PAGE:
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Subject: "New" potatos?
Newsgroups: rec.food.cooking

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From: Dectaz <dectaz[at]ev1.net>
Date: Fri, 28 Sep 2001 23:45:53 -0700
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Ok, what are "New" potatoes?
I assume this is not in reference to the date they were purchased,
right?
Thanks in advance
Dectaz

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From: Miche <miche[at]technologist.com>
Date: Sat, 29 Sep 2001 17:15:26 +1200
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Dectaz wrote:
> Ok, what are "New" potatoes?
> I assume this is not in reference to the date they were purchased,
> right?

Right.

They're the first potatoes of the new crop.  Small and sweet and 
finely-flavoured.  Great boiled with a sprig of mint, and served with 
too much butter.

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From: amoorman[at]visi.com (Alan)
Date: Sat, 29 Sep 2001 22:43:07 -0500
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Miche gave this insight:
:They're the first potatoes of the new crop.  Small and sweet and 
:finely-flavoured.  Great boiled with a sprig of mint, and served with 
:too much butter.

...and usually the red-skinned variety, as far as I know.

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From: Jo <darkginger[at]drowelf.net>
Date: Sun, 30 Sep 2001 04:48:31 +0100
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Alan wrote
> ...and usually the red-skinned variety, as far as I know.

Maybe in the US, but Jersey Royals are white skinned, as are the vast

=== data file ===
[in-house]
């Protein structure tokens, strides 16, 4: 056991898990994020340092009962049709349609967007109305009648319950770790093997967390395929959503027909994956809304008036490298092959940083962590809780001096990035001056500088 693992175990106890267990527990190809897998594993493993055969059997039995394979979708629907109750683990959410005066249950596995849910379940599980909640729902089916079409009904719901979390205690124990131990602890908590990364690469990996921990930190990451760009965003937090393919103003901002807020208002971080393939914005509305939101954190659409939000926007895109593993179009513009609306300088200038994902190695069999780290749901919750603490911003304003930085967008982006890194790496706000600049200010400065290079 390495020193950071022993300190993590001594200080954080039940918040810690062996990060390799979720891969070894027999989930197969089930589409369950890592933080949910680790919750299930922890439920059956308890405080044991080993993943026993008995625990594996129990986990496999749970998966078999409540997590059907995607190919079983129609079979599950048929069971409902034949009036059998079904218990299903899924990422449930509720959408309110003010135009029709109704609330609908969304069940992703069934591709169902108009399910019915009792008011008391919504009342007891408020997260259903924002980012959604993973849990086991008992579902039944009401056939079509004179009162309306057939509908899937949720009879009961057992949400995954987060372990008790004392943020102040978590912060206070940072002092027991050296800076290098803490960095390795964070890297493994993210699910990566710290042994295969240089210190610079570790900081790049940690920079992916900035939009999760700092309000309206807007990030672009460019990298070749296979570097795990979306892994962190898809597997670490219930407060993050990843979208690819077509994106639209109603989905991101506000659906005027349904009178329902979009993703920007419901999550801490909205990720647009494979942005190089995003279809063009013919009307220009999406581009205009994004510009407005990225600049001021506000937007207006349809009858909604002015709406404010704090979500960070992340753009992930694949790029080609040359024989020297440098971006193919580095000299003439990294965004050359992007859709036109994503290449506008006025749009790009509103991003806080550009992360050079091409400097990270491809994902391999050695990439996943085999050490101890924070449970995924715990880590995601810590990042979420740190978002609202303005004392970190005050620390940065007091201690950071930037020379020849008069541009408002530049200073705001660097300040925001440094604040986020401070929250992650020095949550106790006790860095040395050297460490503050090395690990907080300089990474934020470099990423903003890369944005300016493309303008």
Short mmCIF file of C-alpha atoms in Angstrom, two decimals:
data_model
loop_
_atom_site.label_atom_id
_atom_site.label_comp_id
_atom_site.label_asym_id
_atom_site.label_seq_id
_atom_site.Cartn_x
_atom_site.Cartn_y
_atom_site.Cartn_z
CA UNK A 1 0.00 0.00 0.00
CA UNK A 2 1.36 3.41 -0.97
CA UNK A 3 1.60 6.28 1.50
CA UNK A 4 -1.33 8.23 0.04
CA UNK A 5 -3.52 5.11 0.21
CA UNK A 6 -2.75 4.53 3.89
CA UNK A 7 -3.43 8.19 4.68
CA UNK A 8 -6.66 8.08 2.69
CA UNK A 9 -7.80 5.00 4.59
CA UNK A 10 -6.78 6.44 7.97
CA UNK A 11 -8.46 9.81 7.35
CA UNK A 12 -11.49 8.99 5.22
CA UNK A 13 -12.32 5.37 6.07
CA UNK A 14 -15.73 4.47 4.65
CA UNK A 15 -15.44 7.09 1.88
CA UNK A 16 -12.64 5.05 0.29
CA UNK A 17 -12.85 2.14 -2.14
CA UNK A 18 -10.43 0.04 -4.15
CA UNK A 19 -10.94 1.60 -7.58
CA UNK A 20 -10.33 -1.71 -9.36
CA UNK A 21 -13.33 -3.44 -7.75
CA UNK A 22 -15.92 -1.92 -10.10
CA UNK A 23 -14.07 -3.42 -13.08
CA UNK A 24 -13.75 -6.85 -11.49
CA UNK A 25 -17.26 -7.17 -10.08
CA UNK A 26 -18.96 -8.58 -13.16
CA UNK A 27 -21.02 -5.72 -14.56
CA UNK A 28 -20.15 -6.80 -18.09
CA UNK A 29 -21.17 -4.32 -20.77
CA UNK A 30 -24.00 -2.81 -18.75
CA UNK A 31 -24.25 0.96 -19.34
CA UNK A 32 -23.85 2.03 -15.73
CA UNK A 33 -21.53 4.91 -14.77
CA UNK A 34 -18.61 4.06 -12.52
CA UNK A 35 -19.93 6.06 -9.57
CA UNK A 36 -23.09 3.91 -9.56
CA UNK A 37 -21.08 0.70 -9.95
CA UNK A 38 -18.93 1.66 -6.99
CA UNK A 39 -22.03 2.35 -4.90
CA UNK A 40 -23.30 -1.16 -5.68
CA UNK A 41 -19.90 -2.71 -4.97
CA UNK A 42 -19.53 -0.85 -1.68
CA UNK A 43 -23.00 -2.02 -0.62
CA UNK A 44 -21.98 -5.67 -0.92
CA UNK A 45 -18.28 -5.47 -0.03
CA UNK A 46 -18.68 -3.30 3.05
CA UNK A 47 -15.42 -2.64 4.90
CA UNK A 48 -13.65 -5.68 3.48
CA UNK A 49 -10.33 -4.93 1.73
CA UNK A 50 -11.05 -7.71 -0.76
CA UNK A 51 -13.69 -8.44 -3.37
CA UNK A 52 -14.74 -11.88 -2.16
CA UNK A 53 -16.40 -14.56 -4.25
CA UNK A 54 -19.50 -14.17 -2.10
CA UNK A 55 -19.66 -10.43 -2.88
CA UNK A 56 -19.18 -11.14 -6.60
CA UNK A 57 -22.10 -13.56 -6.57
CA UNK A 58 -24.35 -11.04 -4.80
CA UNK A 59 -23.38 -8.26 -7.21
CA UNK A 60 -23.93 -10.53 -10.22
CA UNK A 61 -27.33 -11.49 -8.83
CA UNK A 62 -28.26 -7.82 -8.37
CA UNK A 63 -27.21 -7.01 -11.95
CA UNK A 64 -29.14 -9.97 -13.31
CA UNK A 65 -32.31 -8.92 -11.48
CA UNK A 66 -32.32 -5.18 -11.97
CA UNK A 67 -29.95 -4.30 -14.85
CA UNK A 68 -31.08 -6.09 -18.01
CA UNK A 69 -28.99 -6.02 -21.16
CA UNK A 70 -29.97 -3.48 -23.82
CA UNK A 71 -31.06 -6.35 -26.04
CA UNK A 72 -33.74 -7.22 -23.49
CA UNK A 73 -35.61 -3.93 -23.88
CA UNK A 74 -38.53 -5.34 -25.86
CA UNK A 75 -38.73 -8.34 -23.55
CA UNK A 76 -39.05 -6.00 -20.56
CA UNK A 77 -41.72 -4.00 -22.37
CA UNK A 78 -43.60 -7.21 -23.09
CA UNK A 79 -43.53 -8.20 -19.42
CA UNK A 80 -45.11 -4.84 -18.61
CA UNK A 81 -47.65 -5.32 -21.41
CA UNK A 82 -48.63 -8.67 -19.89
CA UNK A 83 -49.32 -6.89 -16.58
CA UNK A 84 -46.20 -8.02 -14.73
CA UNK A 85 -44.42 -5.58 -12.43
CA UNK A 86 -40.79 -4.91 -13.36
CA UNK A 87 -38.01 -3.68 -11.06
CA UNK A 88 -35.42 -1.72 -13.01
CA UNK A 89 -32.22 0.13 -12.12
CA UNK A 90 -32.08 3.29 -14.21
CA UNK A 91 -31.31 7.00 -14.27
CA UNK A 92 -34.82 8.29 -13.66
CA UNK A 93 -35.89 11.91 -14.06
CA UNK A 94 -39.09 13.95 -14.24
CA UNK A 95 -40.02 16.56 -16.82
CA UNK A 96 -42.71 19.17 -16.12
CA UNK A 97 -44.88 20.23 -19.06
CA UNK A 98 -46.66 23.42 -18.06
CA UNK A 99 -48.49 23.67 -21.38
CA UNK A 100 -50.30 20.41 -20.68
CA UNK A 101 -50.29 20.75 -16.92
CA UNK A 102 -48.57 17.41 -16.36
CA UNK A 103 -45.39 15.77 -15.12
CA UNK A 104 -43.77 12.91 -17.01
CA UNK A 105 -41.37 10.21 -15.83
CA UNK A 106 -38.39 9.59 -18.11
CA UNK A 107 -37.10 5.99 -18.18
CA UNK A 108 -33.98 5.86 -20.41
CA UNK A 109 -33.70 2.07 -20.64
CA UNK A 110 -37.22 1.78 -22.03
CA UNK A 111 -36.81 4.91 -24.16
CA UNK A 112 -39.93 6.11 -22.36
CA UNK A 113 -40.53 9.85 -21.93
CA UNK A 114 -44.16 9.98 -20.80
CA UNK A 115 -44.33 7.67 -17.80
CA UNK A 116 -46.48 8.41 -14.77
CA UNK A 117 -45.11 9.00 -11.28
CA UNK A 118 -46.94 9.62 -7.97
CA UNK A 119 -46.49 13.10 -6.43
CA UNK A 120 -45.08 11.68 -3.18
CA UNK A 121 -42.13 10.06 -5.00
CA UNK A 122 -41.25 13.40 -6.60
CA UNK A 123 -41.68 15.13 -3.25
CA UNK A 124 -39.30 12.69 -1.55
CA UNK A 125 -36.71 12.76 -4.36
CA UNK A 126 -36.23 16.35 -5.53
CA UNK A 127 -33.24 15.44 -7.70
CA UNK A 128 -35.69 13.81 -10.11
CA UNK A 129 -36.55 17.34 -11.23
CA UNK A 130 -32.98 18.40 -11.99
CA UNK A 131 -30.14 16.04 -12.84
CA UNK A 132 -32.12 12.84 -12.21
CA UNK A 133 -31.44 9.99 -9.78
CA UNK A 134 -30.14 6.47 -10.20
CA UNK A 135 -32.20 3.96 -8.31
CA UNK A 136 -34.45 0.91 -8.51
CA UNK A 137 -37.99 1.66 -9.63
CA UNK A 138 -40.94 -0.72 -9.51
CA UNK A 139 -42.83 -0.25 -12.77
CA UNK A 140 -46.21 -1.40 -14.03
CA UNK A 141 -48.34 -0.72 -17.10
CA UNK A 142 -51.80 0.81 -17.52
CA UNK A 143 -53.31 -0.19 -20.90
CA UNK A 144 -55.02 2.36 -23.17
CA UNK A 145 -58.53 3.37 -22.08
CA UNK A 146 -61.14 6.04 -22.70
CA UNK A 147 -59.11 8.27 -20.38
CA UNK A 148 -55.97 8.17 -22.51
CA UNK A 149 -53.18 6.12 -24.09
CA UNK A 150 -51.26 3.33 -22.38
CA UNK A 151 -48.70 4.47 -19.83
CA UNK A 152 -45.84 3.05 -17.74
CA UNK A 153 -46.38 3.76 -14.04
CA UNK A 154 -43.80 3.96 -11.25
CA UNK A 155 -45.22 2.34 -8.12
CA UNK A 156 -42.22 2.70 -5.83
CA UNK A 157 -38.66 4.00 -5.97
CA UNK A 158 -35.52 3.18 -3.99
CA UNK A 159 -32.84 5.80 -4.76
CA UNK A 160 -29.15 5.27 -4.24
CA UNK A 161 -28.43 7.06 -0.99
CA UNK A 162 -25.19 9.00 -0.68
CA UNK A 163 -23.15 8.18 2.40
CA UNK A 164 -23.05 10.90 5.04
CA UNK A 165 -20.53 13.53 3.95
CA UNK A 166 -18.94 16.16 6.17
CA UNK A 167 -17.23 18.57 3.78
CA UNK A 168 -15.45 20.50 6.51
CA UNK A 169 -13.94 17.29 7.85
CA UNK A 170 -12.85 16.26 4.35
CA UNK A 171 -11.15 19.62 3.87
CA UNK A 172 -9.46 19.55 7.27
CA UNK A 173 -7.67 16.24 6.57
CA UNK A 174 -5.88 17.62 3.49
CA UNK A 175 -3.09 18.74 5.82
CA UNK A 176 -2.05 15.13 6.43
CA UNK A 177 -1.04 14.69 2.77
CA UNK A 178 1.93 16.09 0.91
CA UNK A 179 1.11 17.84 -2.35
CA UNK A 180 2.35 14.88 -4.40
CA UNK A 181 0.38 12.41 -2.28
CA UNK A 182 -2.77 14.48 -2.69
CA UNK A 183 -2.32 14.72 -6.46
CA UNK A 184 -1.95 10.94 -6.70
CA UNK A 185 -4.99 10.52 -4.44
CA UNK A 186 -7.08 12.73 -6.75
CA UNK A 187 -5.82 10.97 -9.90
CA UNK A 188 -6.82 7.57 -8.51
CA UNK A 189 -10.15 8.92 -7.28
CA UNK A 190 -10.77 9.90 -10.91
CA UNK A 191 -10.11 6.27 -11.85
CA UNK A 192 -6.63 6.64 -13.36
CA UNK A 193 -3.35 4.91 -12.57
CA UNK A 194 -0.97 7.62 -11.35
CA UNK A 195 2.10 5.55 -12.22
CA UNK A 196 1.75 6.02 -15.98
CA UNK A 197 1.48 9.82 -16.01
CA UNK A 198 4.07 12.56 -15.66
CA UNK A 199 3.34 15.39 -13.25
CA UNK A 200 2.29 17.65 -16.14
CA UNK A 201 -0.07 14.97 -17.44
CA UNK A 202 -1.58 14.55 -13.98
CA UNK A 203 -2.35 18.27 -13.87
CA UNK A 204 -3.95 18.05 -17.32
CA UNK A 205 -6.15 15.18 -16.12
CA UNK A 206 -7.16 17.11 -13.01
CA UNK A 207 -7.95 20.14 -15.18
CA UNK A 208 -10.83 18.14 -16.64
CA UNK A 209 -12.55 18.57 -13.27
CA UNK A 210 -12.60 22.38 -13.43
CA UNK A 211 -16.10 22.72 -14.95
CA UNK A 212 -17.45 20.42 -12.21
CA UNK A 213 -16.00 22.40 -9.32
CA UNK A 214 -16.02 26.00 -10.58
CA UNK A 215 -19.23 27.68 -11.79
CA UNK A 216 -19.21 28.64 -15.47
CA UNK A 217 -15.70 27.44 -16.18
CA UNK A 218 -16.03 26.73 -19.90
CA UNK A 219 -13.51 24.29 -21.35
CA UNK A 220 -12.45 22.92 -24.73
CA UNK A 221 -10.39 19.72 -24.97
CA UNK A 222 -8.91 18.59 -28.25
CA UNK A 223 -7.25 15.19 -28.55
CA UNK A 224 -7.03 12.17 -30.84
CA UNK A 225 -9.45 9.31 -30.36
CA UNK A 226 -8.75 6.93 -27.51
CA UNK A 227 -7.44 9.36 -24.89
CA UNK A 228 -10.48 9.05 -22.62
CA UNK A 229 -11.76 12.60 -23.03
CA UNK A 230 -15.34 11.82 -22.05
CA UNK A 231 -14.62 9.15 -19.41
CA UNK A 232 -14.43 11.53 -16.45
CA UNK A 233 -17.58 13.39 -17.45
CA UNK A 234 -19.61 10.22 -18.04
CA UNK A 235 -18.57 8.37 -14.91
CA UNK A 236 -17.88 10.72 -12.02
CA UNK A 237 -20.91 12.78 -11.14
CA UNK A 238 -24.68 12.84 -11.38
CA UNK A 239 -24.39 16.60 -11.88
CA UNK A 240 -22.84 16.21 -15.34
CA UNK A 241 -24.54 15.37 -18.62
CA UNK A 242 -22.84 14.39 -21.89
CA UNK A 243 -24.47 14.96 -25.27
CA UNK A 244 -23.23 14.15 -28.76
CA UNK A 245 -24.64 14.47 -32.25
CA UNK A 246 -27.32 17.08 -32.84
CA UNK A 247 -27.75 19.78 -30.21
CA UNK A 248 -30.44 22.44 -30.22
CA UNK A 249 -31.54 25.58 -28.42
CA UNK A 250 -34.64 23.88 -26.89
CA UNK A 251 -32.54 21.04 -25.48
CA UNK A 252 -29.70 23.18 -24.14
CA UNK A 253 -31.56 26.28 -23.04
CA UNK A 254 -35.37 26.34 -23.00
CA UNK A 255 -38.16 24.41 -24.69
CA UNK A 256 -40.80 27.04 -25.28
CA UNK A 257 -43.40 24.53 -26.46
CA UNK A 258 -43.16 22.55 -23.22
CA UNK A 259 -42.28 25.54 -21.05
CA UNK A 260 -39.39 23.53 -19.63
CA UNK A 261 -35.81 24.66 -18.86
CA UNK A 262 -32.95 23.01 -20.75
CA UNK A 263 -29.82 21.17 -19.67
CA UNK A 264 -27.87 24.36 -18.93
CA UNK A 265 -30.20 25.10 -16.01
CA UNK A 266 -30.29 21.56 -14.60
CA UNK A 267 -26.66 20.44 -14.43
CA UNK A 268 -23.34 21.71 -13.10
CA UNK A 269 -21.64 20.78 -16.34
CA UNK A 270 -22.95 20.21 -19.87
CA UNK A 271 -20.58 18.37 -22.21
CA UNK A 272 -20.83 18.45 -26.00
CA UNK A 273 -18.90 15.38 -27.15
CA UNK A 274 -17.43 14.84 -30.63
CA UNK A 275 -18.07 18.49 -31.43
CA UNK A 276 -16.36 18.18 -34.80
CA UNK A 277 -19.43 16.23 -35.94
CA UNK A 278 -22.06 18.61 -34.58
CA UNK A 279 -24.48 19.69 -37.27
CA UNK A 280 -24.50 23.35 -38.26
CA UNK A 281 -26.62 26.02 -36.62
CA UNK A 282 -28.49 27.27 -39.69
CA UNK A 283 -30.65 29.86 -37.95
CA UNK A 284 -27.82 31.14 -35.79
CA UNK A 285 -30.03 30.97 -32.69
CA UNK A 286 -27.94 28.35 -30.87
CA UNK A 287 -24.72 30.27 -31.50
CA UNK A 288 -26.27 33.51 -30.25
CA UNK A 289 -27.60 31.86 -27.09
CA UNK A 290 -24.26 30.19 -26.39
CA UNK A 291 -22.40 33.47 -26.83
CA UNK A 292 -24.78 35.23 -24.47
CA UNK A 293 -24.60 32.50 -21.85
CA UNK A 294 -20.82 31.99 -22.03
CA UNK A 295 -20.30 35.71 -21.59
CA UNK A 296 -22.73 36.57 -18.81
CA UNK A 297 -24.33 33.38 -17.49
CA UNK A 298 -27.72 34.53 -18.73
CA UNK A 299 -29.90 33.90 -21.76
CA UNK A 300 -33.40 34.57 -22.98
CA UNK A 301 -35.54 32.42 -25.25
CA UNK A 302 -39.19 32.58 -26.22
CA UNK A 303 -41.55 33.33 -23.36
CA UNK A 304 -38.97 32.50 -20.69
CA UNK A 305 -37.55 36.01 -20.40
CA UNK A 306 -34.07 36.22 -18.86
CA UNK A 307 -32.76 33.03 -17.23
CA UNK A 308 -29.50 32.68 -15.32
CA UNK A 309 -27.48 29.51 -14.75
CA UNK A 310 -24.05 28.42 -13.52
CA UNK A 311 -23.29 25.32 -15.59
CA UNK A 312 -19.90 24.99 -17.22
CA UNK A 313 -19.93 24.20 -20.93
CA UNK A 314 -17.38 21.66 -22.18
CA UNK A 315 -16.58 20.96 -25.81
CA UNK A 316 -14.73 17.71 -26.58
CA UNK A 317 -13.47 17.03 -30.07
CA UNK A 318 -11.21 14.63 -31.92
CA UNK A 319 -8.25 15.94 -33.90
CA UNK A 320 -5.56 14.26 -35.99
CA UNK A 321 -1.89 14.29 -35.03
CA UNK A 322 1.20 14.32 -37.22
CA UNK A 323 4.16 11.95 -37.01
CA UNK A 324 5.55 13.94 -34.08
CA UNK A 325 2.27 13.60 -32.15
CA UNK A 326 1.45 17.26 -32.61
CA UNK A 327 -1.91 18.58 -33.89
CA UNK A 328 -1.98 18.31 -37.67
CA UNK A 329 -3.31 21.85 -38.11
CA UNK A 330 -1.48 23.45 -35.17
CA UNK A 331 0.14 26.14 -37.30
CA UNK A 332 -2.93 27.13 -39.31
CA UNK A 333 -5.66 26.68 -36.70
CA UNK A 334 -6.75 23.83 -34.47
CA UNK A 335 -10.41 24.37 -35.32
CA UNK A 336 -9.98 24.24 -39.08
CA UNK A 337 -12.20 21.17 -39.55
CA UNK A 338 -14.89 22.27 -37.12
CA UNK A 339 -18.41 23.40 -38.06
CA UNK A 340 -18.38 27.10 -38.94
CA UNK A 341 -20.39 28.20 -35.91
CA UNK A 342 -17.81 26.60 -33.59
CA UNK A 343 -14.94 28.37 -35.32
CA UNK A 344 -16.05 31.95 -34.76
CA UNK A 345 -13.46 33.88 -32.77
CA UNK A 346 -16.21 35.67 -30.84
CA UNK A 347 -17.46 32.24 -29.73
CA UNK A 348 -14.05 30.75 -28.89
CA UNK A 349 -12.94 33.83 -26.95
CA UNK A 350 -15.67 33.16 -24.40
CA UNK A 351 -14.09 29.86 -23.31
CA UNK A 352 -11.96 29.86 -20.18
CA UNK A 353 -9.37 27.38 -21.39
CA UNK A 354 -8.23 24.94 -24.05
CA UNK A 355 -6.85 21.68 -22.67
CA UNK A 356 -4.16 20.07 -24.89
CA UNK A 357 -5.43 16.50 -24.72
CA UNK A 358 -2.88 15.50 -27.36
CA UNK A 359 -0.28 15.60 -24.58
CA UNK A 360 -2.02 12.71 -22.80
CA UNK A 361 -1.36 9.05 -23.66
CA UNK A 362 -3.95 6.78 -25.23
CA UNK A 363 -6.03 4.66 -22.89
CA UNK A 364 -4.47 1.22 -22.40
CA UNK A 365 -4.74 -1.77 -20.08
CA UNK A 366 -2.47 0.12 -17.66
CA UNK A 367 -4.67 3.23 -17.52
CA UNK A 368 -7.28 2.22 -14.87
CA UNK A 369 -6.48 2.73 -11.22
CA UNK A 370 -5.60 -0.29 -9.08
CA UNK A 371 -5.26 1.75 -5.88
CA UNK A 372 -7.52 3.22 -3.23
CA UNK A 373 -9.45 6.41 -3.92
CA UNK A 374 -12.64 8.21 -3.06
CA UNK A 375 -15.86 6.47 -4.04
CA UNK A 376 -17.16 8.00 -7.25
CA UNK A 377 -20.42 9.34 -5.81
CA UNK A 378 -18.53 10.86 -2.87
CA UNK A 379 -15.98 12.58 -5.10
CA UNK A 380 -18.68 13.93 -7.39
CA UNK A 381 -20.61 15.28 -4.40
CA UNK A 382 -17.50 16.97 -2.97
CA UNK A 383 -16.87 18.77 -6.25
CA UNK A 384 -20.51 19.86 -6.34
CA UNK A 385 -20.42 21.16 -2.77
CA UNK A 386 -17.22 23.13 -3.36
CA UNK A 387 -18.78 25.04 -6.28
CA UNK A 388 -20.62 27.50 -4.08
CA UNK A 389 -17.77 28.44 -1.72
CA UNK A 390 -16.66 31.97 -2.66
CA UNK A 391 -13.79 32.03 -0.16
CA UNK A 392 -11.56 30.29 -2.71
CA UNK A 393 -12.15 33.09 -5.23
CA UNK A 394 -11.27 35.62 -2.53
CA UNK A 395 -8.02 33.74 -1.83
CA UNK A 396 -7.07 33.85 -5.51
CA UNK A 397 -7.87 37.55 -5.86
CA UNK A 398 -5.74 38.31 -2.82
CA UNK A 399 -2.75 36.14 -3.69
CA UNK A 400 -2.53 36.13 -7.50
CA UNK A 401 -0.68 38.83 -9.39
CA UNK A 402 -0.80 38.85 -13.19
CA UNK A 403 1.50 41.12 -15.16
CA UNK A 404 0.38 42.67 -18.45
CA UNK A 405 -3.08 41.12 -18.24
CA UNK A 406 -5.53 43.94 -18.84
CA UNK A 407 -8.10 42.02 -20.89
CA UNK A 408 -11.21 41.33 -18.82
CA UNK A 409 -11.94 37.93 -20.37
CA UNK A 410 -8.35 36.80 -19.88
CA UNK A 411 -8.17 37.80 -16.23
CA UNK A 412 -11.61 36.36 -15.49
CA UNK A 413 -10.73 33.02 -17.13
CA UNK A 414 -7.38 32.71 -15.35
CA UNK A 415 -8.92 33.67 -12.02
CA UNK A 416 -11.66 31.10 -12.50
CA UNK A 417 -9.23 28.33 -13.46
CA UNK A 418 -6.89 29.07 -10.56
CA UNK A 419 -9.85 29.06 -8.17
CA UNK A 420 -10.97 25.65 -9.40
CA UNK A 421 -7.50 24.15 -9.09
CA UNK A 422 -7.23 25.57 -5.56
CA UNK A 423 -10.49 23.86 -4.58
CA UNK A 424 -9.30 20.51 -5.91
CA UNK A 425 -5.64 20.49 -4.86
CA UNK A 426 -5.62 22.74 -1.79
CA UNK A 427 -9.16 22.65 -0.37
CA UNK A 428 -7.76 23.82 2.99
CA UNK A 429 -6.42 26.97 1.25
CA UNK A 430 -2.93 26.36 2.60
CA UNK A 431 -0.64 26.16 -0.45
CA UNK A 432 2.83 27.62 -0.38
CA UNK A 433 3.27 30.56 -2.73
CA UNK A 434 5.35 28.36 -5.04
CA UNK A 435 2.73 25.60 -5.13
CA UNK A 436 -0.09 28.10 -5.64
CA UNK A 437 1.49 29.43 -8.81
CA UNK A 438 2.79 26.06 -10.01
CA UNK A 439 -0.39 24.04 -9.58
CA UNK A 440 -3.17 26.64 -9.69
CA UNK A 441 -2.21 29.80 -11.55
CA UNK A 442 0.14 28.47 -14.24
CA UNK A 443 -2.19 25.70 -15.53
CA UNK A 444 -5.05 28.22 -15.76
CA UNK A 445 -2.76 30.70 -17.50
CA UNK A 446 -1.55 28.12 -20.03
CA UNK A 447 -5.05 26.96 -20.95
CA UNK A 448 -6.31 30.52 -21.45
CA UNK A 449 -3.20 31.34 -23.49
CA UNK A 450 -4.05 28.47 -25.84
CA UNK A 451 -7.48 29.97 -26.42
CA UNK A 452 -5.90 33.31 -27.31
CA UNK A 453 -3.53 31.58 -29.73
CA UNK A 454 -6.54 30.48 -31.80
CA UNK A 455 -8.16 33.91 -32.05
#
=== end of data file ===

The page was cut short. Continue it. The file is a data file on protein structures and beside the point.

majority of 'new' potatoes in the UK and Ireland. In fact., I don't think
I've ever had a red skinned new potato, now I come to think about it...

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From: Arri London <biotech[at]ic.ac.uk>
Date: Sun, 30 Sep 2001 18:28:28 -0600
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Darkginger wrote:
> Maybe in the US, but Jersey Royals are white skinned, as are the vast
> majority of 'new' potatoes in the UK and Ireland. In fact., I don't think
> I've ever had a red skinned new potato, now I come to think about it...

What a revelation it was to have Jersey Royals bought in
Jersey, as opposed to the ones on sale in London. They were
so tasty, I was sorry we'd only bought a couple of kilos!

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From: Arri London <biotech[at]ic.ac.uk>
Date: Sun, 30 Sep 2001 18:27:31 -0600
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Alan wrote
> ...and usually the red-skinned variety, as far as I know.

Not around here. The true new potatoes (as well as the
mini-potatoes passed off as 'new') are white-skinned as well
as red-skinned. Haven't seen any that were yellow-fleshed
though, but those are pretty rare around here in any case.

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From: Miche <miche[at]technologist.com>
Date: Tue, 02 Oct 2001 20:24:52 +1200
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Alan wrote
> ...and usually the red-skinned variety, as far as I know.

We have several varieties available to us in new potato season, some red 
skinned and some white.  The Jersey Bennes are usually regarded as the 
best, though.

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From: Dectaz <dectaz[at]spammerssuckgreenshitev1.net>